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  • CLASSES

    Plain Topical Corticosteroids

    DEA CLASS

    Rx

    DESCRIPTION

    High-potency fluorinated topical corticosteroid used for corticosteroid-responsive dermatologic disorders.

    COMMON BRAND NAMES

    Halog

    HOW SUPPLIED

    Halog Topical Cream: 0.1%
    Halog Topical Ointment: 0.1%

    DOSAGE & INDICATIONS

    For the relief of the inflammatory and pruritic manifestations of corticosteroid-responsive dermatoses such as alopecia areata, atopic dermatitis, contact dermatitis, exfoliative dermatitis, Rhus dermatitis due to plants like poison ivy, seborrheic dermatitis (facial and intertriginous areas), discoid lupus erythematosus (facial and intertriginous areas), eczema, granuloma annulare, intertrigo, keloids (reduction of associated itching), cutaneous lichen planus, lichen simplex chronicus, lichen striatus, polymorphous light eruption, pompholyx (dyshidrosis), necrobiosis lipoidica diabeticorum, pemphigus, pityriasis rosea, nodular prurigo, anogenital or senilis pruritus, psoriasis (facial and intertriginous areas), sarcoidosis, or xerosis (inflammatory phase).
    NOTE: Acute exudative inflammation, as occurs with poison ivy, may be best treated with the cream formulation, which is drying. Dry, scaly dermatoses, as occur with eczema or psoriasis, may be best treated with the ointment formulation.
    NOTE: Occlusive dressings may be required for chronic or severe cases of lichen simplex chronicus, psoriasis, eczema, atopic dermatitis, or chronic hand eczema. More potent topical corticosteroids and/or occlusive dressings may be necessary for the treatment of discoid lupus erythematosus, lichen planus, granuloma annulare, psoriatic plaques, and psoriasis of the palms, soles, elbows, or knees.
    Topical dosage (ointment, cream or topical solution)
    Adults

    Apply sparingly to the affected area 2—3 times per day, depending on the severity of the condition. In hairy parts, the hair should be parted to allow direct contact with the lesion. Occlusive dressings may be used for the management of recalcitrant conditions.

    Children

    Apply sparingly to affected area 2—3 times per day. NOTE: Pediatric patients may absorb greater amounts of topical corticosteroids thus increasing their susceptibility to HPA axis suppression and Cushing's syndrome. Therefore, administration should be limited to the least amount compatible with effective therapy.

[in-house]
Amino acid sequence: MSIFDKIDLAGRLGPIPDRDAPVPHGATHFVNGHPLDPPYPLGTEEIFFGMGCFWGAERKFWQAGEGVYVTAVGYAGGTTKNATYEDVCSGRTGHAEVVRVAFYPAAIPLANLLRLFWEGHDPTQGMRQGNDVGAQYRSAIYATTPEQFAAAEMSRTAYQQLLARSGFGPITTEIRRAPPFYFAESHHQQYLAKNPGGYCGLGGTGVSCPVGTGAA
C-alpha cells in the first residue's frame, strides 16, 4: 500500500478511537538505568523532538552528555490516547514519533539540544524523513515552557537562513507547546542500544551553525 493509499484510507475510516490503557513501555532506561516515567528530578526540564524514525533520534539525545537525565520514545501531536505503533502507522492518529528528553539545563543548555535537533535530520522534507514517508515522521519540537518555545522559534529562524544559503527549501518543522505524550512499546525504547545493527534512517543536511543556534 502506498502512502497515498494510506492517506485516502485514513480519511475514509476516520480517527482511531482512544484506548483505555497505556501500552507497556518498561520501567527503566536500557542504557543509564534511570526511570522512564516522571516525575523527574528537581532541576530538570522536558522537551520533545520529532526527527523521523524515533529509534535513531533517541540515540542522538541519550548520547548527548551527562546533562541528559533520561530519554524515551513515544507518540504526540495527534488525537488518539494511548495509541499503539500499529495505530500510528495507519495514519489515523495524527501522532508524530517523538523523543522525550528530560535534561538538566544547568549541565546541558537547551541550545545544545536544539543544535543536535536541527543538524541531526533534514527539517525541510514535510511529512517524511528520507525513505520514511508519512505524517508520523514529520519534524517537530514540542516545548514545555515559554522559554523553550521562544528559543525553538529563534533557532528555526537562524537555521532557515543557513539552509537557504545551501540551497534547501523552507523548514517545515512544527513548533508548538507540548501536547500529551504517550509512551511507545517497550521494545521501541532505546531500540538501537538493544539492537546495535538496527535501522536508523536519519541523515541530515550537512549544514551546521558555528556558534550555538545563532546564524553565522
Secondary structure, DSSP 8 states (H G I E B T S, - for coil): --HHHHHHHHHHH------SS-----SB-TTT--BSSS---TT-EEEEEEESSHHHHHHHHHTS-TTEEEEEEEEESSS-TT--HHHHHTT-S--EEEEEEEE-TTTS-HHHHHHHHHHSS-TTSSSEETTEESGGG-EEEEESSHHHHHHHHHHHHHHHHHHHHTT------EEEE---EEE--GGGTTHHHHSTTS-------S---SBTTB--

MAXIMUM DOSAGE

    NOTE: In general, corticosteroid dosage must be individualized and is highly variable depending on the nature and severity of the disease, dosage form selected, and patient age and response.

    DOSING CONSIDERATIONS

    Hepatic Impairment

    Specific guidelines for dosage adjustments in hepatic impairment are not available; it appears that no topical dosage adjustments are needed.

    Renal Impairment

    Specific guidelines for dosage adjustments in renal impairment are not available; it appears that no topical dosage adjustments are needed.

    ADMINISTRATION

    Halcinonide products are for external application to the skin only. Not for ophthalmic or intravaginal use.

    Topical Administration

    Occlusive Dressing Technique:
    For the solution or ointment, apply to the lesion leaving a thin film.
    For the cream, gently rub a small amount into the lesion until it disappears then reapply, leaving a thin coating on the lesion.
    After application cover the lesion with a pliable, nonporous film and seal the edges.
    If additional moisture is needed, apply a dampened clean cotton cloth before the nonporous film is applied or briefly wet the affected area with water immediately prior to applying the medication.
    The frequency of dressing changes is best determined on an individual basis. It may be convenient to apply halcinonide under an occlusive dressing in the evening and remove the dressing in the morning (i.e. 12-hour occlusion). When utilizing the 12-hour occlusion regimen, additional halcinonide should be applied, without occlusion, during the day.
    Reapplication is essential at each dressing change.
    If an infection develops, the use of occlusive dressings should be discontinued and appropriate antimicrobial therapy instituted.

    Cream/Ointment/Lotion Formulations

    Cream and ointment:
    Apply halcinonide cream or ointment sparingly in a thin film and rub gently.
    When applying to hairy areas, part the hair and apply a small amount to the affected area; rub in gently.
    Until the medication has dried, do not wash or rub the treated area or apply clothing.
    Hair may be washed as usual during the treatment period but not immediately after applying the medication.